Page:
If you've followed this blog for a while, you know I'm a fan of Ted Orland and his inspiring book "The View From The Studio Door: How Artists Find Their Way In An Uncertain World." One of his many suggestions that I've taken to heart is that everyone should learn to write, draw and take pictures -- not for money or fame but because it's good for you!
You're already familiar with my writing and photography and now I'd like to share my first modest attempt at drawing (well, printmaking to be more accurate). For the last few years, I've been exploring various drawing and printmaking methods and have zeroed in on clay monoprints -- a technique where you first build up layers of clay and pigments on a clay slab and then you pull a single print onto a "canvas" (actually, sandpaper or a material called Pellon).
I like pretty much everything about clay monoprinting -- the materials, tools, process and especially the prints themselves. The endless ways of applying the clay and pigments to the slab, the flexibility (I change my mind a lot) and the low cost allow for boundless experimentation and creativity.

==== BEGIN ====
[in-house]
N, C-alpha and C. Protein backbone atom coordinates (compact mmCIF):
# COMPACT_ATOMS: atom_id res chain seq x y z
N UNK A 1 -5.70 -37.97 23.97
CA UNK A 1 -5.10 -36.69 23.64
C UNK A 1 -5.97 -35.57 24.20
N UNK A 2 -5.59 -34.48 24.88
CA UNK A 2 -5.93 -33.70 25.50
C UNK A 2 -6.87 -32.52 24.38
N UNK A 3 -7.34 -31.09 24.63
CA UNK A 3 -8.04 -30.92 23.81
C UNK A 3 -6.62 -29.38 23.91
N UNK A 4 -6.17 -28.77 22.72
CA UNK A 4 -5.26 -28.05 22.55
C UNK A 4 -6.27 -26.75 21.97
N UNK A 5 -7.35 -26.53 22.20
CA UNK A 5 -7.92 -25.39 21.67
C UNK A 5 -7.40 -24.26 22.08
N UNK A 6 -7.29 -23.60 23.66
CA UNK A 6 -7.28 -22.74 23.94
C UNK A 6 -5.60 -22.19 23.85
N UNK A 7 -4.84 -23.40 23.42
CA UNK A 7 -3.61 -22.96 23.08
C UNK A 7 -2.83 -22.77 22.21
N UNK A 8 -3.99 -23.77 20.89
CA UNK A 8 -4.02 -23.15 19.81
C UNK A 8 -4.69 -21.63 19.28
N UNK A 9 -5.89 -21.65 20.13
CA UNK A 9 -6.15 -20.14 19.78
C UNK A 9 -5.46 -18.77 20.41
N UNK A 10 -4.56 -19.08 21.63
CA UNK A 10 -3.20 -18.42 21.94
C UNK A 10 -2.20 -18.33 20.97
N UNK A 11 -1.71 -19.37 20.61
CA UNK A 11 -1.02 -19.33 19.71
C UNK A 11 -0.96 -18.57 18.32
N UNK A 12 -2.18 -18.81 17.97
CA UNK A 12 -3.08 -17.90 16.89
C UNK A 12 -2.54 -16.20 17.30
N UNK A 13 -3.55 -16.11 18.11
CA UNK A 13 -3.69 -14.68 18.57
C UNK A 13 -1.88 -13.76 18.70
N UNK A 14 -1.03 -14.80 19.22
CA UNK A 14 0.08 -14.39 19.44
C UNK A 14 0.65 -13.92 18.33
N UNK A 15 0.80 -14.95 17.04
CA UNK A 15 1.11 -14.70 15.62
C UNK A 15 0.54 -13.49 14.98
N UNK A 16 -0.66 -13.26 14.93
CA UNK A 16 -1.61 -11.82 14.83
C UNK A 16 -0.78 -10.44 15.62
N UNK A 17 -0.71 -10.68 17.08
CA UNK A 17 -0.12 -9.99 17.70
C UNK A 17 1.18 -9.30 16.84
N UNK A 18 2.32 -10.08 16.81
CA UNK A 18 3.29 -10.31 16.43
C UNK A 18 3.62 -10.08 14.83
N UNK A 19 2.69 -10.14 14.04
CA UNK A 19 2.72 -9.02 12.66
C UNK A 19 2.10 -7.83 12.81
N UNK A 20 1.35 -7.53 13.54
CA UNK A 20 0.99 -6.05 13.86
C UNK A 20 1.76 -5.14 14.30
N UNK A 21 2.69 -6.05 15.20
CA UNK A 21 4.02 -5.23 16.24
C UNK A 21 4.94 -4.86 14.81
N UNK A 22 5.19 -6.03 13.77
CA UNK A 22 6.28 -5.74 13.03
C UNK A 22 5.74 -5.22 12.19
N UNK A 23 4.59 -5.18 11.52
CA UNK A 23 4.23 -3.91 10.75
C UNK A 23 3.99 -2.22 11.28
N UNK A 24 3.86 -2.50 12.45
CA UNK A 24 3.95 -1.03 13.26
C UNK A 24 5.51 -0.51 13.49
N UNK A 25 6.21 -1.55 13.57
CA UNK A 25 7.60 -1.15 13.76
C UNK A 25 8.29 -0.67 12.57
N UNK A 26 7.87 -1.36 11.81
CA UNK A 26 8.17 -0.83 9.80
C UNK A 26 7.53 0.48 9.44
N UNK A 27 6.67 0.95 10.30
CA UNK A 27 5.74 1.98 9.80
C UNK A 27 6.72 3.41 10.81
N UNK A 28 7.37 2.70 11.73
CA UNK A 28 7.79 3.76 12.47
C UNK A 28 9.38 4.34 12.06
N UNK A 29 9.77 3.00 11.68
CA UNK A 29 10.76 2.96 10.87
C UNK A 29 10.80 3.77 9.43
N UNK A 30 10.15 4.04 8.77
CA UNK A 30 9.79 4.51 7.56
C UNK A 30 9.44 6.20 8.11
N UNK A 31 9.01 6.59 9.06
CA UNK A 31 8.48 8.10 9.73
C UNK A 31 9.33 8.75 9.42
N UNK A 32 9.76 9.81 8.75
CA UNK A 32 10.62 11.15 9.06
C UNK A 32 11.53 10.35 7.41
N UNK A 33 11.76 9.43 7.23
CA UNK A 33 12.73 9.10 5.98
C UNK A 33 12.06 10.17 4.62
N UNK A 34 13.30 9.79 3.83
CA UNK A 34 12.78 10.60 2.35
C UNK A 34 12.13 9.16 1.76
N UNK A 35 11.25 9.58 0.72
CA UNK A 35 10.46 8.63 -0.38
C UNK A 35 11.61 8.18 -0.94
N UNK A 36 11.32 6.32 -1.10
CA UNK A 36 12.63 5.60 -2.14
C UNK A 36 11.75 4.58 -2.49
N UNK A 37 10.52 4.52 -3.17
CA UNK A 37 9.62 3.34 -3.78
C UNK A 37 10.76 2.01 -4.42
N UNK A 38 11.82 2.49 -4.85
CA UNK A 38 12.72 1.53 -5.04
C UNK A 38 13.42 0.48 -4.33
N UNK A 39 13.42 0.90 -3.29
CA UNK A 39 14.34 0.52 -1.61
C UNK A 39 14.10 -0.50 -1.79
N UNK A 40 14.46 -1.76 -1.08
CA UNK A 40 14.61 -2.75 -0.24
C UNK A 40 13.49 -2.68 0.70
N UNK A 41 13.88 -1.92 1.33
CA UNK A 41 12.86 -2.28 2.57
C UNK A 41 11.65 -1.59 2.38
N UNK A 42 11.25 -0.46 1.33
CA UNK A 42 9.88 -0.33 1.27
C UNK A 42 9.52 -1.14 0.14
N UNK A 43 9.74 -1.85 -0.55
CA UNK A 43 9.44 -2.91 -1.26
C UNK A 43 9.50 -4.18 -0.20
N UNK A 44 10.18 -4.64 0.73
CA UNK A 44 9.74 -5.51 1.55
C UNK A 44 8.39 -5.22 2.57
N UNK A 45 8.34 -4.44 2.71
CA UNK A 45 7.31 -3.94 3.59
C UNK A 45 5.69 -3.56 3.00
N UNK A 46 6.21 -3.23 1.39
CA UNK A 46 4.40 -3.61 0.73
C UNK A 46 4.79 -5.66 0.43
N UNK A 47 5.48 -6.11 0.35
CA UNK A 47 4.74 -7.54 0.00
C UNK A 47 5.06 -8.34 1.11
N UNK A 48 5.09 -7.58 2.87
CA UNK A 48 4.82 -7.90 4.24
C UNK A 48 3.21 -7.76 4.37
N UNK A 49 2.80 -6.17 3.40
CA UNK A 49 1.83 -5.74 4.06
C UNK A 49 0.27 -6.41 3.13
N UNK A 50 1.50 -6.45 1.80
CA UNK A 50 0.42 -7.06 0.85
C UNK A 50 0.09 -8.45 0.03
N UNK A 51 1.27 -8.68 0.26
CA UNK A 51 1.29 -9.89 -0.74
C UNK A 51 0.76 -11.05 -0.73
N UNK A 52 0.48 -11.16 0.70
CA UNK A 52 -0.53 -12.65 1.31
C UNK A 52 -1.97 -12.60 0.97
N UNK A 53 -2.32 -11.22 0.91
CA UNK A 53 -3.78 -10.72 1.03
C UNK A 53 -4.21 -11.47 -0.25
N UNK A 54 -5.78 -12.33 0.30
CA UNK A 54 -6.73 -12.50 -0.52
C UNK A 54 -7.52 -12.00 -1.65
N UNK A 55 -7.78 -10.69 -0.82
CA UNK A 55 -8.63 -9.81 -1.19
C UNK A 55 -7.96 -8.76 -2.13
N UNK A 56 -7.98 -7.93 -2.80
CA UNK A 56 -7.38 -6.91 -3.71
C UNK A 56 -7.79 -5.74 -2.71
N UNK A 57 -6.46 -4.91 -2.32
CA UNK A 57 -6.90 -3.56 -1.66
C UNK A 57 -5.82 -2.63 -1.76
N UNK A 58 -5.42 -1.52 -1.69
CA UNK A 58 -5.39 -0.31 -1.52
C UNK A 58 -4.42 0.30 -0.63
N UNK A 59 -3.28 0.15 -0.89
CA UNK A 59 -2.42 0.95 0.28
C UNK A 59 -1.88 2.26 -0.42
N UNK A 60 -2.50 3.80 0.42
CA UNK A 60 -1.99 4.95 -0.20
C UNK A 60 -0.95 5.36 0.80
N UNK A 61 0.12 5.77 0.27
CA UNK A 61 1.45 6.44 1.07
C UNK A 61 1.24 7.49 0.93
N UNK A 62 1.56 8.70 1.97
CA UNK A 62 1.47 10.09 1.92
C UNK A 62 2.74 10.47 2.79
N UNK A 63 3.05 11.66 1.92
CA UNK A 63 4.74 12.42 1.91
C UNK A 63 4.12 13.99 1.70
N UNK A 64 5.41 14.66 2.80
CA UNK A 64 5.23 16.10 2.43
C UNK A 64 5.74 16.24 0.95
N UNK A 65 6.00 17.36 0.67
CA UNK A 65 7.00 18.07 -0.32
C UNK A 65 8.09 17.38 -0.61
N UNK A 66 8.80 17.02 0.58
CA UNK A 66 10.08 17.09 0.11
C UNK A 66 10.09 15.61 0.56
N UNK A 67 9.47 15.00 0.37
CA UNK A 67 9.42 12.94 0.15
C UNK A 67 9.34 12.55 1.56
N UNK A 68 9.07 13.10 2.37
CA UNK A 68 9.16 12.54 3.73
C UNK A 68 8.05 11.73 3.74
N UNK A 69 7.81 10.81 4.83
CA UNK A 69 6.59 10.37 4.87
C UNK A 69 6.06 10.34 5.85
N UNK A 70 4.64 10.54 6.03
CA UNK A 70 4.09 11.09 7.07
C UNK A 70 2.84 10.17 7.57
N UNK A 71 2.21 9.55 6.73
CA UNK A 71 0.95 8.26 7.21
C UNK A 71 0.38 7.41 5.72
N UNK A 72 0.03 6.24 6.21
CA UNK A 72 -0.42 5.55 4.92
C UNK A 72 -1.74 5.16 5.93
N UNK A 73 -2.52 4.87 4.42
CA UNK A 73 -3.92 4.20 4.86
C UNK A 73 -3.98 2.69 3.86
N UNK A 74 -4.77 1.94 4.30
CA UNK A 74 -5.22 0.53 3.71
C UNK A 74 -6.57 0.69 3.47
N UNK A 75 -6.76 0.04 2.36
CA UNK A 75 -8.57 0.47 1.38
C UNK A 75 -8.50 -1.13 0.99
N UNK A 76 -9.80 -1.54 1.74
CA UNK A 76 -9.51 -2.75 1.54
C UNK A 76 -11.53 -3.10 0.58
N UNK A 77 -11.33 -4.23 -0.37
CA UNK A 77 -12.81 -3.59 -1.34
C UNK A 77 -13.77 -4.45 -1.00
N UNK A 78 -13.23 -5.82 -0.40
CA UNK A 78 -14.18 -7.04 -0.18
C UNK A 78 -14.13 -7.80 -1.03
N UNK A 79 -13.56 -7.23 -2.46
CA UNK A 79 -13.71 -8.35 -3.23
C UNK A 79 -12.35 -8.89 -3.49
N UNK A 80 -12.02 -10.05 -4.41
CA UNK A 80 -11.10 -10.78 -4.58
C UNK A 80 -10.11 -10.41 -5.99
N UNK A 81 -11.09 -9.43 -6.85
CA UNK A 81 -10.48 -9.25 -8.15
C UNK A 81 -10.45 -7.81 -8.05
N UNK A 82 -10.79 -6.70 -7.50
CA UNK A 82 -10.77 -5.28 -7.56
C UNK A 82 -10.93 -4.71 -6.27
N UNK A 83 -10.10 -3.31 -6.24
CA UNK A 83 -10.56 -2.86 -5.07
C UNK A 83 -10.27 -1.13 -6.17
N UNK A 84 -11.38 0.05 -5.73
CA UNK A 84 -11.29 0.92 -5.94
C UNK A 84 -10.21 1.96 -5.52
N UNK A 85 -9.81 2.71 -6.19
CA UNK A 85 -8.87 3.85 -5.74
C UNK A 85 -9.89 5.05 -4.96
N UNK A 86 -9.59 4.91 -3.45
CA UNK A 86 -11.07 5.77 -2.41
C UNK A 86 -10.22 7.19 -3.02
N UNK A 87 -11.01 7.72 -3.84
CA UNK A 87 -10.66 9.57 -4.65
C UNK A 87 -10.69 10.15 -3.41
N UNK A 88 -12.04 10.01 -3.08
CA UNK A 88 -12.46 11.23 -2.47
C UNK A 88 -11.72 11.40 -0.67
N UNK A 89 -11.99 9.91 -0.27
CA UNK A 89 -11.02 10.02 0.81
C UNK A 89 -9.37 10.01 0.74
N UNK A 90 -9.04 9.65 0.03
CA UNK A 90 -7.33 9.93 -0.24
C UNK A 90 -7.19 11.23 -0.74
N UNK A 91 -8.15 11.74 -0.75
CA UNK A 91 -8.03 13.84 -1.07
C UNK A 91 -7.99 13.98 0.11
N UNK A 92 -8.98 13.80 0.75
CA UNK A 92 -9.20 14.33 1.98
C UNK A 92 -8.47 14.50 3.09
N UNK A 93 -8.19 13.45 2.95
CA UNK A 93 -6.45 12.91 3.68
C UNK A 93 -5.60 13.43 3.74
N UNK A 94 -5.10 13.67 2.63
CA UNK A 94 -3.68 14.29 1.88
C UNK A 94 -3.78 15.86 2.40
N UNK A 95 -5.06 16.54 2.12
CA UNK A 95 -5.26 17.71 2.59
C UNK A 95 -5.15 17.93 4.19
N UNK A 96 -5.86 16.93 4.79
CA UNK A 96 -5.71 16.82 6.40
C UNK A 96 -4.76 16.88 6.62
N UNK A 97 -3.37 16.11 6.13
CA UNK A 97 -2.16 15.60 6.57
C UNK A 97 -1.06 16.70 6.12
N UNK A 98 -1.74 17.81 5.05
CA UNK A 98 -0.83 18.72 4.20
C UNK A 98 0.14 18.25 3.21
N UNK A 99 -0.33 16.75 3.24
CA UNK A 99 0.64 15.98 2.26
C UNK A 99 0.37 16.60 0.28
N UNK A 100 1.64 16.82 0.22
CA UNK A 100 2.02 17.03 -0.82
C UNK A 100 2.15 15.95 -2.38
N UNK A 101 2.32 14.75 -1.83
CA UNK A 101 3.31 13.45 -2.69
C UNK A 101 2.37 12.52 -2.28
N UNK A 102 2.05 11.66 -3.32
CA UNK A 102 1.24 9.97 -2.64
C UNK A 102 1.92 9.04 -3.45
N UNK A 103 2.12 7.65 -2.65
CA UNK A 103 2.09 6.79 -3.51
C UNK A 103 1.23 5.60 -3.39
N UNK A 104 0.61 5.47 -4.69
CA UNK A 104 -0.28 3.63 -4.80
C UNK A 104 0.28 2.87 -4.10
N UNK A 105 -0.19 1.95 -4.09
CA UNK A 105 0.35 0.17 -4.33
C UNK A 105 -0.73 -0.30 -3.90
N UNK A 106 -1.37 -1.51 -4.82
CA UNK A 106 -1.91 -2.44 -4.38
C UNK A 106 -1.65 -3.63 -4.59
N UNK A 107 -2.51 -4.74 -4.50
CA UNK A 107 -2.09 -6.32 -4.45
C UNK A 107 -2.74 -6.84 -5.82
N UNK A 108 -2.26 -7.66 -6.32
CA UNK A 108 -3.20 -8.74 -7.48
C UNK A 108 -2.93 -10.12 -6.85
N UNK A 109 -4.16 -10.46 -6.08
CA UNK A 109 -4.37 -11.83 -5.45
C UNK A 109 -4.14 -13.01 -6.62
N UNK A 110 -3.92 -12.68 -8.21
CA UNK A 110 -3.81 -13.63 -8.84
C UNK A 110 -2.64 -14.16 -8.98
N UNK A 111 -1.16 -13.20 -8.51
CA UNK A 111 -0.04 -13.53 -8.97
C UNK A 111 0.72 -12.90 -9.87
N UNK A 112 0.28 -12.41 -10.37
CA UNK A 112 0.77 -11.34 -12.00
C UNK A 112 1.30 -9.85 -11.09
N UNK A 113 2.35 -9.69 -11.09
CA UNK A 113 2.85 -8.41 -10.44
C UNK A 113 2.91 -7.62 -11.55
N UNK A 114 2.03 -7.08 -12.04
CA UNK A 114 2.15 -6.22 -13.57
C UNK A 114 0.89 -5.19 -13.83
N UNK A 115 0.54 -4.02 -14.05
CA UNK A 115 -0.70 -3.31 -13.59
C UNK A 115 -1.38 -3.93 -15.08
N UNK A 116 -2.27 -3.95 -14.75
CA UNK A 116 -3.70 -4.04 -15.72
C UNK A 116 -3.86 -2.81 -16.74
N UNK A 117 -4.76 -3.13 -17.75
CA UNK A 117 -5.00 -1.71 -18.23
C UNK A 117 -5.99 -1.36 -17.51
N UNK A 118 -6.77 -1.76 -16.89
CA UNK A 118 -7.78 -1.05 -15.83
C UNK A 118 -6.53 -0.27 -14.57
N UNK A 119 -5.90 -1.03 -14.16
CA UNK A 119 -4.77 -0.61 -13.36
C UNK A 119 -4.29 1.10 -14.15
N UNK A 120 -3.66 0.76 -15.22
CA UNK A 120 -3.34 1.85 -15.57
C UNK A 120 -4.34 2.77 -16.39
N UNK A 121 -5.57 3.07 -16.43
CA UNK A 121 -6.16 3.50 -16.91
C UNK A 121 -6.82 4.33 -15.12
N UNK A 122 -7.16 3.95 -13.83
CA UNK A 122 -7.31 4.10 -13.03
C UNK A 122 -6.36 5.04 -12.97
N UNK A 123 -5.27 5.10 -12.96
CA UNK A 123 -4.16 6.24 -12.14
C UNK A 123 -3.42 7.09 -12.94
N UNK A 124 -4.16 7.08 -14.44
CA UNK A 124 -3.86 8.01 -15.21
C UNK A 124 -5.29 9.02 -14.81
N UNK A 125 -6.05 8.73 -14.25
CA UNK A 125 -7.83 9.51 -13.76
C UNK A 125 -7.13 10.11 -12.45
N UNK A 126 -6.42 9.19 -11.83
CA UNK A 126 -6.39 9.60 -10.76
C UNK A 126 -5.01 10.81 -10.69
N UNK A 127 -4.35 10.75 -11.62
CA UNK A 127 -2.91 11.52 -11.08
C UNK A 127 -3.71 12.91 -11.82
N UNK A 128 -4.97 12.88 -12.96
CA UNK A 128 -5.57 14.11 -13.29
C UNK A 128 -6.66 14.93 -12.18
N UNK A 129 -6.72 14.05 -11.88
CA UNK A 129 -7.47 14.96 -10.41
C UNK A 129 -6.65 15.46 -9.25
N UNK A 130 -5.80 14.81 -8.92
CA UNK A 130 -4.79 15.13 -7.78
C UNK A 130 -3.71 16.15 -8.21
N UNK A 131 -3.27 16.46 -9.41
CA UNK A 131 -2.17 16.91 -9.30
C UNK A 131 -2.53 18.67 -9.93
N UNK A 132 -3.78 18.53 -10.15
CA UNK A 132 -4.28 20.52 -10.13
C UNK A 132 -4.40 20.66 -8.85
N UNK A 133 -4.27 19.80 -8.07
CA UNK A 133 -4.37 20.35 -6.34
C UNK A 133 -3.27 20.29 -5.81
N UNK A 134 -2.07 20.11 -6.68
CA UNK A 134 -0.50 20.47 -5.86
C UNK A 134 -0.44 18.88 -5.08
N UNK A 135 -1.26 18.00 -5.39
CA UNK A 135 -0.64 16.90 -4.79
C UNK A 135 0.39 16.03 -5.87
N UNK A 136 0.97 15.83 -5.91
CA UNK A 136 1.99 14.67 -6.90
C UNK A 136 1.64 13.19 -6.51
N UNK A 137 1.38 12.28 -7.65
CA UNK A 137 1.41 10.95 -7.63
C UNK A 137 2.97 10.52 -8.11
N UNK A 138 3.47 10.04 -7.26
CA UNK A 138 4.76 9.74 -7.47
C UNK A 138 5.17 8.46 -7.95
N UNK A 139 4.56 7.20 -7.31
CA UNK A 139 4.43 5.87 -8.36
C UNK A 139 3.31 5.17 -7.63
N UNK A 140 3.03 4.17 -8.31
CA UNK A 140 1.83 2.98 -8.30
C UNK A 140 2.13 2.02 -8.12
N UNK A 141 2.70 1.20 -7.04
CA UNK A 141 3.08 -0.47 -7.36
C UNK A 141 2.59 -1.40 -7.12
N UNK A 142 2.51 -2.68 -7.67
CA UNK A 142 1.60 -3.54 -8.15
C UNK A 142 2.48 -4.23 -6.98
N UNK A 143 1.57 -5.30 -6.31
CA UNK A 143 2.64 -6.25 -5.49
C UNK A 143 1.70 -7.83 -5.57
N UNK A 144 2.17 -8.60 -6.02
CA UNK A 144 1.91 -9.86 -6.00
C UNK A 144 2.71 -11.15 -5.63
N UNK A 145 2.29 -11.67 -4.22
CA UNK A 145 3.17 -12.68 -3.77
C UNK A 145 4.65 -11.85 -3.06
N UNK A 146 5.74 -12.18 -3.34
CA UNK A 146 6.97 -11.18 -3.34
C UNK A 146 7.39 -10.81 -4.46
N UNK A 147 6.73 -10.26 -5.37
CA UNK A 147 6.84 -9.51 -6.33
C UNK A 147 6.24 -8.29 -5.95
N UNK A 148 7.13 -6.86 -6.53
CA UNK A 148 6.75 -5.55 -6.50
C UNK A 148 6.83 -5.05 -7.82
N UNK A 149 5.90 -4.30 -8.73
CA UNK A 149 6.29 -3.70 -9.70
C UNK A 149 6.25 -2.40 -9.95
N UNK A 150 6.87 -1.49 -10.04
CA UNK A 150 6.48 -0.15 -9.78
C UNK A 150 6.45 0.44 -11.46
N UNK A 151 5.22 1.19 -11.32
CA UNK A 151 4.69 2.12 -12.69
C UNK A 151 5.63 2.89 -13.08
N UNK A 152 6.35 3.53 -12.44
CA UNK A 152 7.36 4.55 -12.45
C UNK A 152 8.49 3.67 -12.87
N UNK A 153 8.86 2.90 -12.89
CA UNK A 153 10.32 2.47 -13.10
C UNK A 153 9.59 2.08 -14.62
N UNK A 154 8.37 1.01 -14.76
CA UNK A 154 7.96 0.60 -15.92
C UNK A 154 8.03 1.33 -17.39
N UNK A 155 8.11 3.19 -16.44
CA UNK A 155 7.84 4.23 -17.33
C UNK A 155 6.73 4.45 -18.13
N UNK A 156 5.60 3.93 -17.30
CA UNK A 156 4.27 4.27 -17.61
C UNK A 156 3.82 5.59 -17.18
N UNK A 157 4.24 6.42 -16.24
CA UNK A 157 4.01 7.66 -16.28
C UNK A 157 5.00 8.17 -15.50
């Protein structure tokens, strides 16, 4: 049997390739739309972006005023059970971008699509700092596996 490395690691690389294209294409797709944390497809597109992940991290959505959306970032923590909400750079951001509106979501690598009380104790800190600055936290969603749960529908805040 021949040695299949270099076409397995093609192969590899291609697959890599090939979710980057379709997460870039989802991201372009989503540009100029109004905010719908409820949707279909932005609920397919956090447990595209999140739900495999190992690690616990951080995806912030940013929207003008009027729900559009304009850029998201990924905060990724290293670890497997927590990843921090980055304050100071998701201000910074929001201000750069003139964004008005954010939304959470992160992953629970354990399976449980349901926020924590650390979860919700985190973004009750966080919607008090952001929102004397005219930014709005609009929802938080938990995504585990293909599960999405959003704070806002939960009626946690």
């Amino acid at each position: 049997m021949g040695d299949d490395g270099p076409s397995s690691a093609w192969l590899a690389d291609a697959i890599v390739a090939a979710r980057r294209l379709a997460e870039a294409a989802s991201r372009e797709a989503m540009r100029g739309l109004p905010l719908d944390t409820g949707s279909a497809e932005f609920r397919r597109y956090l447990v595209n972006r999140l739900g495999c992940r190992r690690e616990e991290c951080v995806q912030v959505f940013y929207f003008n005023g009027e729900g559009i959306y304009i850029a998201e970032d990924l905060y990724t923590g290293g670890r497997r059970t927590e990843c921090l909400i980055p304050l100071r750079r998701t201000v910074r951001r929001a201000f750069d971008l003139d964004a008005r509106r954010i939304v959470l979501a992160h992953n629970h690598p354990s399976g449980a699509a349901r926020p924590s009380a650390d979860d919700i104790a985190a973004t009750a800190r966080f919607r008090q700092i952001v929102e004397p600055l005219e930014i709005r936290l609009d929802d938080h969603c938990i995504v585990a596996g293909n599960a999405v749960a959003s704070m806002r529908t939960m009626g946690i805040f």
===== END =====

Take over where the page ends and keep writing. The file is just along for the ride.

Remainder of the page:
This print is from a series inspired by Ray Bradbury's novel "Martian Chronicles" -- a classic science fiction story of the exploration, conquest and ruin of a native race and civilization. The bird's eye view used for this series was inspired by the astonishing photographs taken by NASA's Mars Reconnaissance Orbiter.
"Murder of Nathaniel York and Bert"
Pigmented clay (kaolin, yellow ochre, charcoal and iron oxide) printed on black sandpaper; 9" x 11"
p.s. Mitch Lyons invented the clay monoprint technique. Here's a link to his web site and a three-minute clip of Mitch talking about the process, history and his experience.